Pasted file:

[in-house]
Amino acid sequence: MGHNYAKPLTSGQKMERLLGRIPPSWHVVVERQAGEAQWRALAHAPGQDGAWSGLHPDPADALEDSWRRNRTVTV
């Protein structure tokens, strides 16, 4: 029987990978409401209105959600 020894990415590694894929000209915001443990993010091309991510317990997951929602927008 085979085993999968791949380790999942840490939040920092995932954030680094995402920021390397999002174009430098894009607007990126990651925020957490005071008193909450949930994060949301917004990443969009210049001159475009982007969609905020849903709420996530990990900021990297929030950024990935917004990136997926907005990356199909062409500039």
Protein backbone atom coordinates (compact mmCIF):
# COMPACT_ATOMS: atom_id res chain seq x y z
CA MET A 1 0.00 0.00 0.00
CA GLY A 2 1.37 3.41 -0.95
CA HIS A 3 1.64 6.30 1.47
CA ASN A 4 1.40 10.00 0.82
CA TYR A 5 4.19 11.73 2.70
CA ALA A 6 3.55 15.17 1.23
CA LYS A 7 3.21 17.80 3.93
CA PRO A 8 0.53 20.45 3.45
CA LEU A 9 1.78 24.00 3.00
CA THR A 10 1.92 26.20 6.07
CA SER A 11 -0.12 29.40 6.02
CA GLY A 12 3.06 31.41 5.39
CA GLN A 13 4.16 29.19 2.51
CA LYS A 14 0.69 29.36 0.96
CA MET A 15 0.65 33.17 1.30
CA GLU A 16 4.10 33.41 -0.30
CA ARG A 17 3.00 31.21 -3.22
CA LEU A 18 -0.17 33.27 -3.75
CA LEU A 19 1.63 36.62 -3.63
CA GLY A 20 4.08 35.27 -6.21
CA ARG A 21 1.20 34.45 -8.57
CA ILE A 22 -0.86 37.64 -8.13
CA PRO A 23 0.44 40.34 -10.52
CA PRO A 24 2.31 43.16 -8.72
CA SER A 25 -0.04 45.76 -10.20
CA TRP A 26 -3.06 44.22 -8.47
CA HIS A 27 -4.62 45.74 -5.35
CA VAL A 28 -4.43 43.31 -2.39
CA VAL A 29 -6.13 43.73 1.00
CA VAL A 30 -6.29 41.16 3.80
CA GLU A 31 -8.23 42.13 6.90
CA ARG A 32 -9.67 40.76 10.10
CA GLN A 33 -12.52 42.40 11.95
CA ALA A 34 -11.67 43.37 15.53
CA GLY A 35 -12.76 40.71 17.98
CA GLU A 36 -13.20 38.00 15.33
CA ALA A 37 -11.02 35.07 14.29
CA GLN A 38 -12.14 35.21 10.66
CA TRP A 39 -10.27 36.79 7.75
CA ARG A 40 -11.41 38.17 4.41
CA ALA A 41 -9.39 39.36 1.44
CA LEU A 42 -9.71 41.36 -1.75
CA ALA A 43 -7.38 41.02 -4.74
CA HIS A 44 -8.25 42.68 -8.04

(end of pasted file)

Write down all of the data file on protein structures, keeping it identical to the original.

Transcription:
[in-house]
Amino acid sequence: MGHNYAKPLTSGQKMERLLGRIPPSWHVVVERQAGEAQWRALAHAPGQDGAWSGLHPDPADALEDSWRRNRTVTV
């Protein structure tokens, strides 16, 4: 029987990978409401209105959600 020894990415590694894929000209915001443990993010091309991510317990997951929602927008 085979085993999968791949380790999942840490939040920092995932954030680094995402920021390397999002174009430098894009607007990126990651925020957490005071008193909450949930994060949301917004990443969009210049001159475009982007969609905020849903709420996530990990900021990297929030950024990935917004990136997926907005990356199909062409500039």
Protein backbone atom coordinates (compact mmCIF):
# COMPACT_ATOMS: atom_id res chain seq x y z
CA MET A 1 0.00 0.00 0.00
CA GLY A 2 1.37 3.41 -0.95
CA HIS A 3 1.64 6.30 1.47
CA ASN A 4 1.40 10.00 0.82
CA TYR A 5 4.19 11.73 2.70
CA ALA A 6 3.55 15.17 1.23
CA LYS A 7 3.21 17.80 3.93
CA PRO A 8 0.53 20.45 3.45
CA LEU A 9 1.78 24.00 3.00
CA THR A 10 1.92 26.20 6.07
CA SER A 11 -0.12 29.40 6.02
CA GLY A 12 3.06 31.41 5.39
CA GLN A 13 4.16 29.19 2.51
CA LYS A 14 0.69 29.36 0.96
CA MET A 15 0.65 33.17 1.30
CA GLU A 16 4.10 33.41 -0.30
CA ARG A 17 3.00 31.21 -3.22
CA LEU A 18 -0.17 33.27 -3.75
CA LEU A 19 1.63 36.62 -3.63
CA GLY A 20 4.08 35.27 -6.21
CA ARG A 21 1.20 34.45 -8.57
CA ILE A 22 -0.86 37.64 -8.13
CA PRO A 23 0.44 40.34 -10.52
CA PRO A 24 2.31 43.16 -8.72
CA SER A 25 -0.04 45.76 -10.20
CA TRP A 26 -3.06 44.22 -8.47
CA HIS A 27 -4.62 45.74 -5.35
CA VAL A 28 -4.43 43.31 -2.39
CA VAL A 29 -6.13 43.73 1.00
CA VAL A 30 -6.29 41.16 3.80
CA GLU A 31 -8.23 42.13 6.90
CA ARG A 32 -9.67 40.76 10.10
CA GLN A 33 -12.52 42.40 11.95
CA ALA A 34 -11.67 43.37 15.53
CA GLY A 35 -12.76 40.71 17.98
CA GLU A 36 -13.20 38.00 15.33
CA ALA A 37 -11.02 35.07 14.29
CA GLN A 38 -12.14 35.21 10.66
CA TRP A 39 -10.27 36.79 7.75
CA ARG A 40 -11.41 38.17 4.41
CA ALA A 41 -9.39 39.36 1.44
CA LEU A 42 -9.71 41.36 -1.75
CA ALA A 43 -7.38 41.02 -4.74
CA HIS A 44 -8.25 42.68 -8.04